My mother was a Canadian, of Scots Irish descent, with the maiden name of Dodds. My father grew up in Nebraska, the second of six sons. All six joined the Navy, having heard wild tales in their youth about something called “the ocean.” My father was of Scottish descent, meaning, I suppose, that I am also.
At one time I thought that such details about ancestry were for the occasional family hobbyist who likes to have fun with family trees. Then I read two books that helped change my perspective on this entirely — one was Born Fighting by James Webb, and the other was How the Scots Invented the Modern World by Arthur Herman. These were good books in their own right, but one of the lights that came on for me was the explanatory power they provide for my own outlook, disposition, instinctive reactions, and so on. Such things are not destiny, but they were much more of a player than I had previously thought, a datum that was simultaneously reassuring and disconcerting.
And like the Cretans — and like everybody else — such characteristics would have to be the basis for a man like Titus to “rebuke us sharply, so that we might be sound in the faith” (Tit. 1:13). Stop being so much like that, so you can learn how much like that you should be. Carlyle mentions somewhere, and I can’t find it just now, that Cromwell once beseeched the Scots to consider whether, in the bowels of Christ, they might be mistaken. This ability, Carlyle slyly states, was one that has not been vouchsafed to the Scots at present.
But this focus — doggedness? cussedness? — is how the suite of ministries that currently operates out of Moscow came to be here. My parents taught us that ingenuity was never to be expended on the text, making it tell you things you would rather hear. But rather, once you had let the Scriptures speak to you, straight up, ingenuity was fine in looking for creative and effective places to obey. Use your wits to apply the text, not to evade the text.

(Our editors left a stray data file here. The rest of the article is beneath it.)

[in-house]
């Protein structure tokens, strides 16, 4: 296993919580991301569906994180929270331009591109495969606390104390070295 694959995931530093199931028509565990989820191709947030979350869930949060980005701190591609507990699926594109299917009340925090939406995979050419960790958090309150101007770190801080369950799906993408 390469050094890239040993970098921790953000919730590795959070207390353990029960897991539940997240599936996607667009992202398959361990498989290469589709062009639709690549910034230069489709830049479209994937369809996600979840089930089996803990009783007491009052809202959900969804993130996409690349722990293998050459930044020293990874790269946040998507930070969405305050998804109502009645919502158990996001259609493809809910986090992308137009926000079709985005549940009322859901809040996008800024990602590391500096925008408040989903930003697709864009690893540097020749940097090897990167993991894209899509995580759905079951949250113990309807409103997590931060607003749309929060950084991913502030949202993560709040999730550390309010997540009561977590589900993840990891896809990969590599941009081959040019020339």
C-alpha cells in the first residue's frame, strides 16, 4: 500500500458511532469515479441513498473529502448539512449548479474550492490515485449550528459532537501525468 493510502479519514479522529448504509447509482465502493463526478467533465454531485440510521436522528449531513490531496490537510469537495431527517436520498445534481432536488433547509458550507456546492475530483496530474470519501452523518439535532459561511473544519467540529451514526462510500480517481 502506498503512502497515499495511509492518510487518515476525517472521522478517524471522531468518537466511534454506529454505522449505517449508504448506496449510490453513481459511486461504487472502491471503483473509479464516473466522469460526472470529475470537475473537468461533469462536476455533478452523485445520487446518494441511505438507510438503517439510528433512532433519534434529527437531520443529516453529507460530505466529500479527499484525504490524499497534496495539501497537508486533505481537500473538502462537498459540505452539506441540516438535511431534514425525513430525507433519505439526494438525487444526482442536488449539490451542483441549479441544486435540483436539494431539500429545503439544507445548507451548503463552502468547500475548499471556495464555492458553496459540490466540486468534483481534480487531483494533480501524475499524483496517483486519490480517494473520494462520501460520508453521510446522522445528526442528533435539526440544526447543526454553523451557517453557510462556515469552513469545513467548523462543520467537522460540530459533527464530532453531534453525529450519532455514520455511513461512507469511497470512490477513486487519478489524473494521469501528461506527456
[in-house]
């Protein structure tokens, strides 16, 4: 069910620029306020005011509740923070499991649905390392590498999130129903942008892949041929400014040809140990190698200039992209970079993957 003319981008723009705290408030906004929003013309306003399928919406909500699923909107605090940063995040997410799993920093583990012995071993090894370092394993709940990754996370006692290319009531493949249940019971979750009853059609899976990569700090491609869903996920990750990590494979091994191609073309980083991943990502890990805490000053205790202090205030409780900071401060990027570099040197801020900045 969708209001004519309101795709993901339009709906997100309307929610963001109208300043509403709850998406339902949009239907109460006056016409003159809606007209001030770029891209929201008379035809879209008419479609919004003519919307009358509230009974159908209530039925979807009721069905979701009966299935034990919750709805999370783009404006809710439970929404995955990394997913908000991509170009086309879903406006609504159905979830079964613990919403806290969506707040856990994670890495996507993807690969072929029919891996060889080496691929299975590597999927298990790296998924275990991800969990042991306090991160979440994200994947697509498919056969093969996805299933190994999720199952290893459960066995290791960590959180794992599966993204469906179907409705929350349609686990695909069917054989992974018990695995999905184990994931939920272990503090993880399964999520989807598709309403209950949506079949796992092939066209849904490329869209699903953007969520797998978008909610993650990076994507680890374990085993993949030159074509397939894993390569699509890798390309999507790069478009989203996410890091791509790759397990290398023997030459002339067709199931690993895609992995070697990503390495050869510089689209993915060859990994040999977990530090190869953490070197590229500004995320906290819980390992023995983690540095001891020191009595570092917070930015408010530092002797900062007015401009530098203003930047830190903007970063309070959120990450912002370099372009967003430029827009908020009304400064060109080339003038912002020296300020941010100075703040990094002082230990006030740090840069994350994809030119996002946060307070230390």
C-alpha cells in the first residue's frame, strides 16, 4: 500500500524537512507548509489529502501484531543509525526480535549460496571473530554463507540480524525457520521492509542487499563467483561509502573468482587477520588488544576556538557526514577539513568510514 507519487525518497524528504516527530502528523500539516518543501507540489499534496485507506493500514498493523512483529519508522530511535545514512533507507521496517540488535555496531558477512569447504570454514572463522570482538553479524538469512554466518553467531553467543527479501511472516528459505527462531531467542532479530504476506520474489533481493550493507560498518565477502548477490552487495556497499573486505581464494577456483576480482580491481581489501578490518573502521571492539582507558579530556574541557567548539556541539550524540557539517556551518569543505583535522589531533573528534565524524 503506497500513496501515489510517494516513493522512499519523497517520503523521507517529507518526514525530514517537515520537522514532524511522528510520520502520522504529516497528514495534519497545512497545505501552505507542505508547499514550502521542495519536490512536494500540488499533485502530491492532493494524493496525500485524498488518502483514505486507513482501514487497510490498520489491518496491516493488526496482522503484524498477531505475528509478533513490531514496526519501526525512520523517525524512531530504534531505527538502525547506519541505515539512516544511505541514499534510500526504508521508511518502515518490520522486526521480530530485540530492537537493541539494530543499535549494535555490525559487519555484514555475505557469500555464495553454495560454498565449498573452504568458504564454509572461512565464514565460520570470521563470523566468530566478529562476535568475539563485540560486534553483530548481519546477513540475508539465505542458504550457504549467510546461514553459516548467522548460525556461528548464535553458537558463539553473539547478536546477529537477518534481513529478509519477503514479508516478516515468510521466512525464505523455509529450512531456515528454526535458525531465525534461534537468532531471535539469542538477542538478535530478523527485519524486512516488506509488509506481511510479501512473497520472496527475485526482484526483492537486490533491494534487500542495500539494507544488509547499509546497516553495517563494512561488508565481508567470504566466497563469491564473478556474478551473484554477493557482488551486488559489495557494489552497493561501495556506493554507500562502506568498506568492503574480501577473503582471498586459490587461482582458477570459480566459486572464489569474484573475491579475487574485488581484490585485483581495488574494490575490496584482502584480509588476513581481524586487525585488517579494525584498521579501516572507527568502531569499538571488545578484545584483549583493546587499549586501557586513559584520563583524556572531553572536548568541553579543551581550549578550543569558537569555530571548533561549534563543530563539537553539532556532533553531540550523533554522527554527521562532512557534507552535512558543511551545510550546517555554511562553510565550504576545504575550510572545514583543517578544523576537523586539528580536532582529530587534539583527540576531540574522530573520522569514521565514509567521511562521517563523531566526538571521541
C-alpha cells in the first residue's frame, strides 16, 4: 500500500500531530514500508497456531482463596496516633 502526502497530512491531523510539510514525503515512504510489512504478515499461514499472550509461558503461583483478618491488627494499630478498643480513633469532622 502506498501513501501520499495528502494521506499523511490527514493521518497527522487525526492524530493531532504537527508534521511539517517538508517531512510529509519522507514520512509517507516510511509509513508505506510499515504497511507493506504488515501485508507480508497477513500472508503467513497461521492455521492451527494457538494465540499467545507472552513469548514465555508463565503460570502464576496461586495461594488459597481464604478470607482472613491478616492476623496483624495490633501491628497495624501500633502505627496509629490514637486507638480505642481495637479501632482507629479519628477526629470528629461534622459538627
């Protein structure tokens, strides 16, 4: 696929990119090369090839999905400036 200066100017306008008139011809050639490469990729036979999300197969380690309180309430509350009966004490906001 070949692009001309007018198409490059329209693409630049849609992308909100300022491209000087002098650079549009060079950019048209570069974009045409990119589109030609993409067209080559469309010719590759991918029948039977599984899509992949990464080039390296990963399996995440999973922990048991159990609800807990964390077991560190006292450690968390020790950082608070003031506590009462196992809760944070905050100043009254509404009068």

My father had graduated from the Naval Academy, and had done postgraduate work at the War College. In the courses of his studies, the thought occurred to him that the principles of war he was learning could be applied to spiritual warfare. The result was this book.
One of the things that must be considered in warfare is the concept of the decisive point. A decisive point is one which is simultaneously strategic and feasible. Because it is strategic, it hurts the enemy significantly if you take it. If it is feasible, it is possible to take. In our spiritual warfare, New York City is strategic, but not feasible. Bovill, Idaho is feasible but not strategic. My father decided that decisive points in North America were small towns with major universities in them. The university makes it strategic, the small town makes it feasible. This is the way to have a disproportionate impact. When he found out that Pullman, Washington and Moscow, Idaho were two small towns, eight miles apart, and each had a major university in it, he moved here.
Now I should say a reassuring something here for the sake of those intoleristas who still read my blog, and who are consistently freaked out by military metaphors. We are talking about evangelism and persuasion, and nobody wants to set up a line of artillery along Paradise Ridge. This is a spiritual war, and our weapons are not carnal. But even though our weapons are not carnal, they are effective in the pulling down of strongholds that set themselves up against the knowledge of God. Spiritual warfare doesn’t mean airy fairy warfare. So maybe there is cause for concern.
As I mentioned earlier, the name of the game here is to think in strategic terms, which means to think in terms of disproportionate impact. This will happen when we repent of using our ingenuity to sit in judgment on the Bible — which is not the same thing as repenting of using ingenuity at all. Jesus spoke of this as being wise as serpents, innocent as doves (Matt. 10:16). We just have to make sure to be serpentine and dovish in the right places, and at the right times. He did not mean to emulate the serpent in our deep hermeneutic graduate seminar, and the dove as we march out to war.
No, when we hear the Word spoken rightly, spoken straight to the heart, we see remarkable things start to happen. When the Spirit moves, He unsettles everything. We suddenly know more than our teachers (Ps. 119:99), and a hundred of us shall put ten thousand to flight (Lev. 26:8). Does that sound bad? Does that sound arrogant? Does that sound triumphalistic?
Yes, for some, it does. Especially the verses.